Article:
Recessing the Constitution

Obama’s recess appointments are symptoms of a larger constitutional problem.

W. James Antle, III
American Spectator

Last week President Obama filled some vacancies in the government by making several recess appointments. There was just one problem: Congress technically wasn’t in recess. The president bypassed a Senate that was in session, circumventing its constitutional advice and consent powers.

Nonsense, the president’s defenders respond. The senators weren’t really there doing anything. And the Senate Republican minority is obstructionist! Traditionally, however, adjournments lasting less than ten days have not been viewed as opportunities for recess appointments. More importantly, the Senate gets to decide when it is in recess, not the president.

Under Article I, Section 5 of the Constitution, the Senate has the power to write its own rules. Those rules allow a minority of senators to filibuster. Democrats did not take kindly to suggestions that the rules be rewritten when George W. Bush was in office. Democrats also kept the Senate in pro forma session to prevent Bush from making recess appointments, a maneuver now decried as a “gimmick.”…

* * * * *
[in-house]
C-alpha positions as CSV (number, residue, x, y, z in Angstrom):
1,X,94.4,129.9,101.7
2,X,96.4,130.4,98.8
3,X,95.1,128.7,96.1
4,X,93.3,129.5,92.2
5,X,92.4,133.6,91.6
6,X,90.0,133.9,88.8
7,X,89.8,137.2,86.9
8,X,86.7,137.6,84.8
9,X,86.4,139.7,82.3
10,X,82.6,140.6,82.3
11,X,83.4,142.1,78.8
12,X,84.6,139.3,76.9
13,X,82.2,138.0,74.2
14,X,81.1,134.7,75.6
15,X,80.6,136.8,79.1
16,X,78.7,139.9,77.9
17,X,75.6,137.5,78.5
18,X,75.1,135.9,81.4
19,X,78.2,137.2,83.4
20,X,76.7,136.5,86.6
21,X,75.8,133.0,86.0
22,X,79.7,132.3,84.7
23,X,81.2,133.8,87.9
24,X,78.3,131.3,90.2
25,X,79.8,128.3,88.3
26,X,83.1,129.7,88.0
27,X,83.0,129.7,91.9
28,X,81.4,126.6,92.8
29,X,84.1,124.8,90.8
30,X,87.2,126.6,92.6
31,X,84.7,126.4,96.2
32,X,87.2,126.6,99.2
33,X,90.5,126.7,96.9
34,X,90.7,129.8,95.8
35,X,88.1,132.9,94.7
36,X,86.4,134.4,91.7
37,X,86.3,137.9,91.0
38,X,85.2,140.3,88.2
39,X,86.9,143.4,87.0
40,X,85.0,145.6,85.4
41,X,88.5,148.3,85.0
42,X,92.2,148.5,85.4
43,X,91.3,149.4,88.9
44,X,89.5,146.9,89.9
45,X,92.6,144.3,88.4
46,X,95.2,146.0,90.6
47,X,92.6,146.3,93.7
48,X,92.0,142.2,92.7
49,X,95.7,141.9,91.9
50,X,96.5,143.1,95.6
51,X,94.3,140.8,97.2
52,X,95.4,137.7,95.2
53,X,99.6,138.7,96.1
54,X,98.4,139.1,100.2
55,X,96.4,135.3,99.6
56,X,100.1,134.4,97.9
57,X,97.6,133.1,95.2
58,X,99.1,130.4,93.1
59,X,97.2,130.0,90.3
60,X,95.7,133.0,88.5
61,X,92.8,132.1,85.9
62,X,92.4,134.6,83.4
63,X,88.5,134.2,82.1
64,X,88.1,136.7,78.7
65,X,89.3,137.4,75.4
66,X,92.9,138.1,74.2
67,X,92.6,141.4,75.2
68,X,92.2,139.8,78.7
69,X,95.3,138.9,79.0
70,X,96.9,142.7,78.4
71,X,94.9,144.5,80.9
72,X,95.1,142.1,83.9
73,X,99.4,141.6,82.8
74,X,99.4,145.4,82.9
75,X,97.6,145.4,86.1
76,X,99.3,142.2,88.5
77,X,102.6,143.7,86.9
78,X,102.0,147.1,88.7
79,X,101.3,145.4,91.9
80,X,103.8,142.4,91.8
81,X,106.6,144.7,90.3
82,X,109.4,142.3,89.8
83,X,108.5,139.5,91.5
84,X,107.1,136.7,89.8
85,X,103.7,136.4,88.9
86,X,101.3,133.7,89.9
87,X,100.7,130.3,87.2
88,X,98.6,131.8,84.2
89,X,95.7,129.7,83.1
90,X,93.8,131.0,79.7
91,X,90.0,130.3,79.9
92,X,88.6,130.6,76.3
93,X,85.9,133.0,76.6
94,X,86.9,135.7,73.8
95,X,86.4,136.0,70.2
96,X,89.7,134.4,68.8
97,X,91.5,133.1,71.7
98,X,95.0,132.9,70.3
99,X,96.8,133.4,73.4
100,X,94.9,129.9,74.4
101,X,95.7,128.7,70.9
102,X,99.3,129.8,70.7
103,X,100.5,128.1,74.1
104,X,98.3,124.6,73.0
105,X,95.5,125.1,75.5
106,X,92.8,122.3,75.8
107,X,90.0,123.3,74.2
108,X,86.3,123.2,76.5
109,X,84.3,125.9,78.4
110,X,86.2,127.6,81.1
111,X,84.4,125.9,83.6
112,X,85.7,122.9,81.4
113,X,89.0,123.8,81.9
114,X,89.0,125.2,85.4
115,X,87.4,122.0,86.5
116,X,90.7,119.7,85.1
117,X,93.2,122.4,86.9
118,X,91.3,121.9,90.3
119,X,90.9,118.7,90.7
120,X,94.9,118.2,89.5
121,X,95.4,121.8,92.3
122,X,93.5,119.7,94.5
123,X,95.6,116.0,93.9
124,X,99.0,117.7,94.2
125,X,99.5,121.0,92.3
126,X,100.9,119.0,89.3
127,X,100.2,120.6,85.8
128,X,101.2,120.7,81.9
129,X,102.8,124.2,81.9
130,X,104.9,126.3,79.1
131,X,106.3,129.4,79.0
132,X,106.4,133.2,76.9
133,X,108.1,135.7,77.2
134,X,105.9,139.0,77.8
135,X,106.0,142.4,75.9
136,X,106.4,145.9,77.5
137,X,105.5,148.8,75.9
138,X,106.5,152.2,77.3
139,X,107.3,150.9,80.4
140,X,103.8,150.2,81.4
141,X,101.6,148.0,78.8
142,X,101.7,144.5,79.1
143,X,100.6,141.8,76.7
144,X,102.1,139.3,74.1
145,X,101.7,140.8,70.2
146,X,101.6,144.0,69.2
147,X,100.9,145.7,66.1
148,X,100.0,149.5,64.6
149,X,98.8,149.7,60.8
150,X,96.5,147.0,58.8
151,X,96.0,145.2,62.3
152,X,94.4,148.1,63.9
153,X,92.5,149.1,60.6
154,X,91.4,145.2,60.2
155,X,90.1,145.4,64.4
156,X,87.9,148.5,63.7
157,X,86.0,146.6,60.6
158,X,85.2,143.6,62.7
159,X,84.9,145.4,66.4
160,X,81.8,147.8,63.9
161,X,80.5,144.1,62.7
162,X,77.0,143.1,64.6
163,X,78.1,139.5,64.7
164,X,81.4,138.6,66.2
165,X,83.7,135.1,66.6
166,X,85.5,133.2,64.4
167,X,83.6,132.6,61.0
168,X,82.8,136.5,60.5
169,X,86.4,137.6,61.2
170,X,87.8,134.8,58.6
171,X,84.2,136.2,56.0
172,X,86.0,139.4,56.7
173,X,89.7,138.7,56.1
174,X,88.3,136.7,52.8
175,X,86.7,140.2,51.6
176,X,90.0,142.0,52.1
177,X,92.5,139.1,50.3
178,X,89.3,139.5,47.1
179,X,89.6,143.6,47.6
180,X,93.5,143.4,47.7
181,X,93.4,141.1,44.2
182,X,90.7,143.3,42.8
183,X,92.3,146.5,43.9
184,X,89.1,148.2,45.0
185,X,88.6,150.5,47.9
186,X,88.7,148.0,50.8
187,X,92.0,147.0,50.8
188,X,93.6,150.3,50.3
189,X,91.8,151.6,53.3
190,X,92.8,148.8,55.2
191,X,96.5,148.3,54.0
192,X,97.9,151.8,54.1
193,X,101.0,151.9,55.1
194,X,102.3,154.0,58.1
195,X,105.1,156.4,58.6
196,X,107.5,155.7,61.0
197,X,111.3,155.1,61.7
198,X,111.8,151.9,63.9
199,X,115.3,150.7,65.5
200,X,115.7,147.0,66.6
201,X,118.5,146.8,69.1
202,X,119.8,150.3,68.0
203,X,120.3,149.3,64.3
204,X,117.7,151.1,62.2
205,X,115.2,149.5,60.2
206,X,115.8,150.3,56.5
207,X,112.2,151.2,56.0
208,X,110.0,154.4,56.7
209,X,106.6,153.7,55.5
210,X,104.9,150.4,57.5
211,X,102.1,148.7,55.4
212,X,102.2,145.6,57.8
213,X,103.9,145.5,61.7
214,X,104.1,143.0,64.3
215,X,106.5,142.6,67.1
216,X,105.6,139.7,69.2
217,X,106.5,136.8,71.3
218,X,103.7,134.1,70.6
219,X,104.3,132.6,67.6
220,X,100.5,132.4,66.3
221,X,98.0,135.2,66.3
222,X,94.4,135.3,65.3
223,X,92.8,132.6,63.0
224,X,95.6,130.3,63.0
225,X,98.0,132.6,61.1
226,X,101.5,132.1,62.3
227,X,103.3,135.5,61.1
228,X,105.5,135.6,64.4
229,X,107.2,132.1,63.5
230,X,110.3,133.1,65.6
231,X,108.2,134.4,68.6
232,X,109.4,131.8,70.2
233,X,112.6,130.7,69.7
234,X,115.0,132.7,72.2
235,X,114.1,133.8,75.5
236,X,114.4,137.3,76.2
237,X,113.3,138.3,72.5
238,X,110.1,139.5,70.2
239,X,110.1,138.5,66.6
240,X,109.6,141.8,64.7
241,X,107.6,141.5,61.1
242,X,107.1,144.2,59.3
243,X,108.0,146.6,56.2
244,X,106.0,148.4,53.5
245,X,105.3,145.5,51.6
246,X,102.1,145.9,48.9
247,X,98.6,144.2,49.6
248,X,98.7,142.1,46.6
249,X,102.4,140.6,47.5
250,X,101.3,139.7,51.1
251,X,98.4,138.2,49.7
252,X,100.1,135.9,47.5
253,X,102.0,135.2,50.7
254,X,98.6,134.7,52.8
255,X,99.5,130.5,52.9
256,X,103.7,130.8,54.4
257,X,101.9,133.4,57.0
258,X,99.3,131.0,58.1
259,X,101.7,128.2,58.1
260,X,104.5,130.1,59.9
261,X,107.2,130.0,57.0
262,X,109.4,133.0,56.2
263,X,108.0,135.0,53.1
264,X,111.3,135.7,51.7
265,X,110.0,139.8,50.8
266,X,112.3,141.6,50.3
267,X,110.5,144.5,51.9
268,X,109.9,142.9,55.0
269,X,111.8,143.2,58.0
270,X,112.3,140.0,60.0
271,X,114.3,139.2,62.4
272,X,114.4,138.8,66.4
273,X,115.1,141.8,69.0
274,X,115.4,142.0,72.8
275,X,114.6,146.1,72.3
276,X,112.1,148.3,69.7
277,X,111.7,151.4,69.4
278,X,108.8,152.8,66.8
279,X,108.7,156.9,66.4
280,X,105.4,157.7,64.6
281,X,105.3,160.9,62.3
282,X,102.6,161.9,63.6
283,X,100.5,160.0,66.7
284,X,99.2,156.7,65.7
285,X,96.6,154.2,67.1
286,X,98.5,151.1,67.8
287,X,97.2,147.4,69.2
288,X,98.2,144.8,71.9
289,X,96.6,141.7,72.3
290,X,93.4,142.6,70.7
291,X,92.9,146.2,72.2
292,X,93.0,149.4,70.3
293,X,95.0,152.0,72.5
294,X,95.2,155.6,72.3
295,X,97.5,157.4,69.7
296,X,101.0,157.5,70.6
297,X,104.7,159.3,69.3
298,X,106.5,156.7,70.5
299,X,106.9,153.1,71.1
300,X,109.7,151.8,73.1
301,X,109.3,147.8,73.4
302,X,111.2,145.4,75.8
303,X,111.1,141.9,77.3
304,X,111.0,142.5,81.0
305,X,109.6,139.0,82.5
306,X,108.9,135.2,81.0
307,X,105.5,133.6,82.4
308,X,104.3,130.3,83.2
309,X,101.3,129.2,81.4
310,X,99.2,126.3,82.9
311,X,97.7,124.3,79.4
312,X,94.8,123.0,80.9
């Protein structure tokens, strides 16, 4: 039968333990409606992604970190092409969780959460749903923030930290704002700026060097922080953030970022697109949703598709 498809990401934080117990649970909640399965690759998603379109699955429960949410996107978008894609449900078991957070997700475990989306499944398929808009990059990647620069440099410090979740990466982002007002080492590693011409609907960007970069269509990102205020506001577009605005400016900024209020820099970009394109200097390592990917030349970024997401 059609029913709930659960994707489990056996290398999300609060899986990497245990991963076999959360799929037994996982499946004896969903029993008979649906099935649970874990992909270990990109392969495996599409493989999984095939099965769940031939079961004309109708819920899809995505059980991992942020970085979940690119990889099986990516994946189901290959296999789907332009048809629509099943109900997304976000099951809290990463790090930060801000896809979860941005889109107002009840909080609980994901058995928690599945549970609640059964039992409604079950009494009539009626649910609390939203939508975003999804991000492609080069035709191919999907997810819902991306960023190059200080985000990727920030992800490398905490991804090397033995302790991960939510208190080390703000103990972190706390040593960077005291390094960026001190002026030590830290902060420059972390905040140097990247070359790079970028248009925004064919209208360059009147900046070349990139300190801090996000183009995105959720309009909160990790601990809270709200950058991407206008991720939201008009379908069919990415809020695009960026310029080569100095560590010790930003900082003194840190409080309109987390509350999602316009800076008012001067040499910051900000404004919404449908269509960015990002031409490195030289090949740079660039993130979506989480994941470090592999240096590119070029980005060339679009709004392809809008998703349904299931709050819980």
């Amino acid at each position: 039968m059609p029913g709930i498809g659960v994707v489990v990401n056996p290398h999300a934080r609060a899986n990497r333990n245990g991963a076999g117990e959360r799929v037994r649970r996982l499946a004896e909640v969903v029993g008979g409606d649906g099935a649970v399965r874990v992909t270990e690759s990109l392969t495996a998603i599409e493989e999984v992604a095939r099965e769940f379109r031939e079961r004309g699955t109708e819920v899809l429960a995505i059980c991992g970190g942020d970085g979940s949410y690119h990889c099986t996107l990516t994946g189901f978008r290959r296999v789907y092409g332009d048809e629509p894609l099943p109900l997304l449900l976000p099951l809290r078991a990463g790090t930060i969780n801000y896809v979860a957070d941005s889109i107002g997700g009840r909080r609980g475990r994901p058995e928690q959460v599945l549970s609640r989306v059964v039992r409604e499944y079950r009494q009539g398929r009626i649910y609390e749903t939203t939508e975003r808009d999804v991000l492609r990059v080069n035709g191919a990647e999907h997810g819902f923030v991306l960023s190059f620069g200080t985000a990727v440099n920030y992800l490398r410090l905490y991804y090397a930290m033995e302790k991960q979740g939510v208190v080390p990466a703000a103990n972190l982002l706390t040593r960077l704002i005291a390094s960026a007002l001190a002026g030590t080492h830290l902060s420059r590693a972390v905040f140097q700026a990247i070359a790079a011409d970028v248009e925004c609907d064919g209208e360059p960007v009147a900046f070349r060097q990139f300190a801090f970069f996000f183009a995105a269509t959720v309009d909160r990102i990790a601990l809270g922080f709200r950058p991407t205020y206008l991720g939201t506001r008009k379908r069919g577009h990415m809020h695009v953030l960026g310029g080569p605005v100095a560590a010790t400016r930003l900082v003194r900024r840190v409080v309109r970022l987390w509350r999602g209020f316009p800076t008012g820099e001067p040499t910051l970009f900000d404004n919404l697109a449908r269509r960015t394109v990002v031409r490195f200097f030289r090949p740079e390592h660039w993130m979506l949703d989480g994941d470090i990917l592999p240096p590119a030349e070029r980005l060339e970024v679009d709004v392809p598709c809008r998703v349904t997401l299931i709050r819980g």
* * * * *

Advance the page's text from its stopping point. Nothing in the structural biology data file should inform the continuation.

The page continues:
…The office to which Richard Cordray has been dubiously appointed, head of the Consumer Financial Protection Bureau (CFPB), was created by a law that is itself manifestly unconstitutional. Dodd-Frank eviscerates the separation of powers and enables the federal government to seize financial firms with only the flimsiest checks. Former White House counsel C. Boyden Gray has co-authored a lengthy document enumerating Dodd-Frank’s constitutional violations.

Dodd-Frank vests so much power in unelected, unaccountable people who are not subject to Senate confirmation that the manner in which Cordray came by his job may as well be a trial run. But it is hardly the only law that is difficult to square with the enumerated powers the Constitution bestows upon the federal government. The very idea the United States is a federal constitutional republic rather than a unitary state has been lost…

Read the entire article at the American Spectator.

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